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SIR KEIR STARMER faced a backlash today following the “disappointing” decision to pay out an estimated six-figure sum to former senior staffers who claimed defamation following a BBC Panorama investigation into allegations of anti-semitism within Labour.
Jeremy Corbyn criticised Labour’s “political” decision to apologise to the ex-employees and pay damages reportedly amounting to £500,000.
The Islington North MP, who was leader at the time of the 2019 BBC documentary Is Labour Anti-Semitic? said that the decision risked “giving credibility to misleading and inaccurate allegations” that the party was unwilling to investigate claims of anti-semitism.
He noted that an internal party report leaked in April showed that anti-Corbyn senior Labour staffers had conspired to sabotage the party’s processes to deal with anti-semitism allegations and Mr Corbyn’s ability to win the 2017 election.
Mr Corbyn also said that Labour was advised by lawyers that it had a “strong defence” against the litigants’ claims, using evidence from the leaked report which contains concerns about “some” of the litigants.
The report also revealed incidents that were described as racist and sexist towards women working in the Labour HQ and Labour MPs.
The seven litigants had worked in the legal and governance unit, were responsible for investigating allegations of misconduct by party members and had contributed to the BBC investigation.
Katherine Buckingham, Michael Creighton, Samuel Matthews, Daniel Hogan, Louise Withers Green, Martha Robinson and Benjamin Westerman sued Labour after the party issued a press release following the documentary, saying they had “personal and political axes to grind.”
During the High Court proceedings on Wednesday, Labour issued an unreserved apology over “defamatory and false allegations” made by the party following the BBC’s investigation.
At the same hearing, Labour also apologised and agreed to pay “substantial damages” to John Ware – the journalist behind the Panorama programme – for falsely accusing him of “deliberate and malicious misrepresentations designed to mislead the public.”
After Mr Corbyn made his statement, Mr Ware announced that he would be suing the former leader over his comments.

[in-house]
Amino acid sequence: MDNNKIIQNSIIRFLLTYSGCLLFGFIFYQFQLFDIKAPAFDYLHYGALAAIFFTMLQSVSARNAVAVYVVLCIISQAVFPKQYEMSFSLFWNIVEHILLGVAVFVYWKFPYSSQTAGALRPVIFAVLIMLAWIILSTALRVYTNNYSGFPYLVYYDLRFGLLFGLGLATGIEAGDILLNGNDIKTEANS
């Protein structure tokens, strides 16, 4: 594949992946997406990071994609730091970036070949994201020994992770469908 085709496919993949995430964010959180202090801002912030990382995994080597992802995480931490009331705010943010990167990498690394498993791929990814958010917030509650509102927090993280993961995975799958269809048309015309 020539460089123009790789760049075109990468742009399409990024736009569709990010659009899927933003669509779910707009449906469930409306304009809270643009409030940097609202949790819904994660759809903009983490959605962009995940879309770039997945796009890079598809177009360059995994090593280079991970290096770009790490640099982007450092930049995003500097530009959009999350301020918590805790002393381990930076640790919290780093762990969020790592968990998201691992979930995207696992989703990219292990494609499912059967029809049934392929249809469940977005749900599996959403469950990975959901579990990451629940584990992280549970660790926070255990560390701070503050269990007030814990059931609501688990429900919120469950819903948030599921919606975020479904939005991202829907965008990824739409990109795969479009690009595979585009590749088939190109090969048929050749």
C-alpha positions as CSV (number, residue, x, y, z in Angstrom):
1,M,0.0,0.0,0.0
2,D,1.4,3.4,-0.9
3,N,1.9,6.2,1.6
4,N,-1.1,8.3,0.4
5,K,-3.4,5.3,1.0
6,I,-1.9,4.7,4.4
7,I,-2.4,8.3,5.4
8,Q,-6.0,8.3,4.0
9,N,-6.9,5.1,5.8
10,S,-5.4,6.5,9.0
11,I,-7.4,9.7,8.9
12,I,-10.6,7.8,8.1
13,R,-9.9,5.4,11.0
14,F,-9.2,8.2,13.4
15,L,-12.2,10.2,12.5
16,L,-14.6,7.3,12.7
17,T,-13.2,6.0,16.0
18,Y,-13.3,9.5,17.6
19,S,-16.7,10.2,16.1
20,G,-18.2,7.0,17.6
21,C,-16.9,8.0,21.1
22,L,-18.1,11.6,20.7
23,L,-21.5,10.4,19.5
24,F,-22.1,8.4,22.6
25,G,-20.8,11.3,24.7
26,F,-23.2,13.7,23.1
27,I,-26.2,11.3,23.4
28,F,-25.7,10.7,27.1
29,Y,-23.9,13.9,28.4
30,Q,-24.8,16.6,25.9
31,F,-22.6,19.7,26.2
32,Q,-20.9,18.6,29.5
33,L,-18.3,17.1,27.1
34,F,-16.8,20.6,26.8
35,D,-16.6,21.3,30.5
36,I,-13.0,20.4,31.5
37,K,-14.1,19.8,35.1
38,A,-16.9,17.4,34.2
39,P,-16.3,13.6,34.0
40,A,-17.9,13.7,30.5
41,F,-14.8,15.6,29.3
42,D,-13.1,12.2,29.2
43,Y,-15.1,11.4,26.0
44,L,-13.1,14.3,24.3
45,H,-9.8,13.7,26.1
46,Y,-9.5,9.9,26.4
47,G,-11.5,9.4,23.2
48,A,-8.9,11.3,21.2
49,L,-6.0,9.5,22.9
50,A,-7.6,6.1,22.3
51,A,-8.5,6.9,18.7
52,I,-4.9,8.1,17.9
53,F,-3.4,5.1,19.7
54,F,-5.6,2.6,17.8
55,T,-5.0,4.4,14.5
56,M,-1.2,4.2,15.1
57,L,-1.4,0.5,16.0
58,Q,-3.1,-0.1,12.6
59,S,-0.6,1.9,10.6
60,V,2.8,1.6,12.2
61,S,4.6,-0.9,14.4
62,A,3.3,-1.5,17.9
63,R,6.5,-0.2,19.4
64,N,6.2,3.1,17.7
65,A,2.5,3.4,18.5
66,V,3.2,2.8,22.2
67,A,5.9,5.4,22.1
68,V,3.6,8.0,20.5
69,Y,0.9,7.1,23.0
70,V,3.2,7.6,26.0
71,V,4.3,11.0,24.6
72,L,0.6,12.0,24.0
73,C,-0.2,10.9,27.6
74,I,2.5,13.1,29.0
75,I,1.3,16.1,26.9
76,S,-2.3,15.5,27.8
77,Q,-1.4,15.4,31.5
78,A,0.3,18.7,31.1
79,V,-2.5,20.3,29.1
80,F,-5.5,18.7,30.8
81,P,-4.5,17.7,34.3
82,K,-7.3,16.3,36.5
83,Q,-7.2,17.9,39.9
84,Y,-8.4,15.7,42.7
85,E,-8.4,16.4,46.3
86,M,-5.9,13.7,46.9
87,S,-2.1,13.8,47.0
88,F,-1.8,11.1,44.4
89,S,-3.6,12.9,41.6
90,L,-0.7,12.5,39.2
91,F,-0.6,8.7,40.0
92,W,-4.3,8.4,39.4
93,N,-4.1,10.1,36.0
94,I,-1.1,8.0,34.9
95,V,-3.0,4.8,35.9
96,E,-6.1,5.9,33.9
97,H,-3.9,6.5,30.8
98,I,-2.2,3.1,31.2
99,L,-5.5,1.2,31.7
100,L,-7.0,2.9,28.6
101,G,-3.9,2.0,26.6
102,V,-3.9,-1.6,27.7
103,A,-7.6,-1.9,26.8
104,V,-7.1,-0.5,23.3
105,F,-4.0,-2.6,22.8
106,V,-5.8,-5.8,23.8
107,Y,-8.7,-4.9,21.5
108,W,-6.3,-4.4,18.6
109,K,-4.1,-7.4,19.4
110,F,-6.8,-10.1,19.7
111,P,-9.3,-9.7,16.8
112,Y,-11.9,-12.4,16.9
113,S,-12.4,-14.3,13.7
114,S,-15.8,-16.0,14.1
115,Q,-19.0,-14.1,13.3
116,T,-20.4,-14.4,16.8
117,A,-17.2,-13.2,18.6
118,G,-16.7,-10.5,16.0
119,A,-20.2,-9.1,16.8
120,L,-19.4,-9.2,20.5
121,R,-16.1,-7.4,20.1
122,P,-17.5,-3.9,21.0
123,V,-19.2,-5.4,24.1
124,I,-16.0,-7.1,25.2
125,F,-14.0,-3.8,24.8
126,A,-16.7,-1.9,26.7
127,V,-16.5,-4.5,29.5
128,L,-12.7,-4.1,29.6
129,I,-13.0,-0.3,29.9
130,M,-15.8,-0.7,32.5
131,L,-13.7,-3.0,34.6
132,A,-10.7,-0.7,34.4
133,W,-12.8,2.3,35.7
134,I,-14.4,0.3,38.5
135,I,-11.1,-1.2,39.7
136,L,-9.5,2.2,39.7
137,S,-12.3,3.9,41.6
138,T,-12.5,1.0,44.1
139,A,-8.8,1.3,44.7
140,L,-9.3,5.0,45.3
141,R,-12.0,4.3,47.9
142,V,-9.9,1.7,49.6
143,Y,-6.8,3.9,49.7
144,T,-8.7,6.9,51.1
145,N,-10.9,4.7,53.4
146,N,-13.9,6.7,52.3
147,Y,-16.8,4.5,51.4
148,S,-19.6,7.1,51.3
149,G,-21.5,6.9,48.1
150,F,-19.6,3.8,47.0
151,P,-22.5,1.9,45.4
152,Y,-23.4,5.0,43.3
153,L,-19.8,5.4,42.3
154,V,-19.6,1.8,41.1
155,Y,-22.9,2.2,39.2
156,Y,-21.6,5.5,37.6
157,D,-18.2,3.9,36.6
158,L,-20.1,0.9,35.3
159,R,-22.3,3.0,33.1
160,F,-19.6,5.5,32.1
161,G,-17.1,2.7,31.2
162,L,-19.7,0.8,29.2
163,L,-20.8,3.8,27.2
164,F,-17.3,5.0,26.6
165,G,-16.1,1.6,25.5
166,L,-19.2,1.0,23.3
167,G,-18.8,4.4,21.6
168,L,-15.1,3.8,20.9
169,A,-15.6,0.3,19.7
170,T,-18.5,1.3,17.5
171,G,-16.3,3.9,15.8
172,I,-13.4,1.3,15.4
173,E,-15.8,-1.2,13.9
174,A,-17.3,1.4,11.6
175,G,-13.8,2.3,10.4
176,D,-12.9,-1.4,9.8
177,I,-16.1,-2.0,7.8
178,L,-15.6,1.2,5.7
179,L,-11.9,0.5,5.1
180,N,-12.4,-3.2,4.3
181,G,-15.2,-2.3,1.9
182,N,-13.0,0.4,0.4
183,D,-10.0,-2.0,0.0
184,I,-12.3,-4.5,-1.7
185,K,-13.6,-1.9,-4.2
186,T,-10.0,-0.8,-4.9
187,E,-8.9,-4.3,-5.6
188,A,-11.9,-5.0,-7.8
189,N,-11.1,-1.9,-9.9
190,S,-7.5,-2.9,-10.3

Len McCluskey, general secretary of Unite — Labour’s biggest donor — condemned the decision to pay the money as a “misuse of funds” and added that Labour had received legal advice that it would win the case.
Left-wing Jewish group Jewish Voice for Labour also described the promise to pay damages from subscription payments of thousands of party members as “deeply disappointing.”
It also questioned why there was a “complete media blackout” on the leaked internal party report into the operation of Labour’s disciplinary processes and the “activities of several of the litigants.”
David Rosenberg of the Jewish Socialists’ Group told the Star that it is “galling” that money from the subs of “poorer and more exploited sectors of British society” was paid out in a case that the party was advised it could win.
He added: “In the last five years, people from the poorer and more exploited sectors of British society have been giving beyond what they could afford to support a Labour Party that was on their side, and fighting for a fairer society for all.
“To see that money given away in an out of court settlement on a case which the party was advised it could successfully defend, is galling.
“As a Jewish Labour member. I’m concerned about antisemitism from any quarter but I know that the common media narrative about Labour and antisemitism, typified by that Panorama programme, does not stack up.
“Its claims are directly contradicted by the leaked report, which showed that the Party’s handling of complaints of antisemitism was hindered by former senior officials factional hostility towards Jeremy Corbyn.
“We all know that racism, including antisemitism, has become much more severe in Britain on the watch of the Tory Party. Ironically, they have so far avoided scrutiny on this aspect of their record from the likes of both Panorama and the EHRC.”
Socialist filmmaker Ken Loach pointed out that the Panorama documentary had been criticised for “lack of impartiality, lack of statistical context and failure to challenge witness statements.”
He told the Star: “Keir Starmer will have used his much-praised ‘forensic’ skills to examine these accusations in great detail.
“Can party members, whose funds will be used for the pay-outs, see his rigorous interrogation of the evidence, including the leaked emails, that led to his apology in court?
“We would hate to think Starmer has sacrificed principle for a quiet life.”
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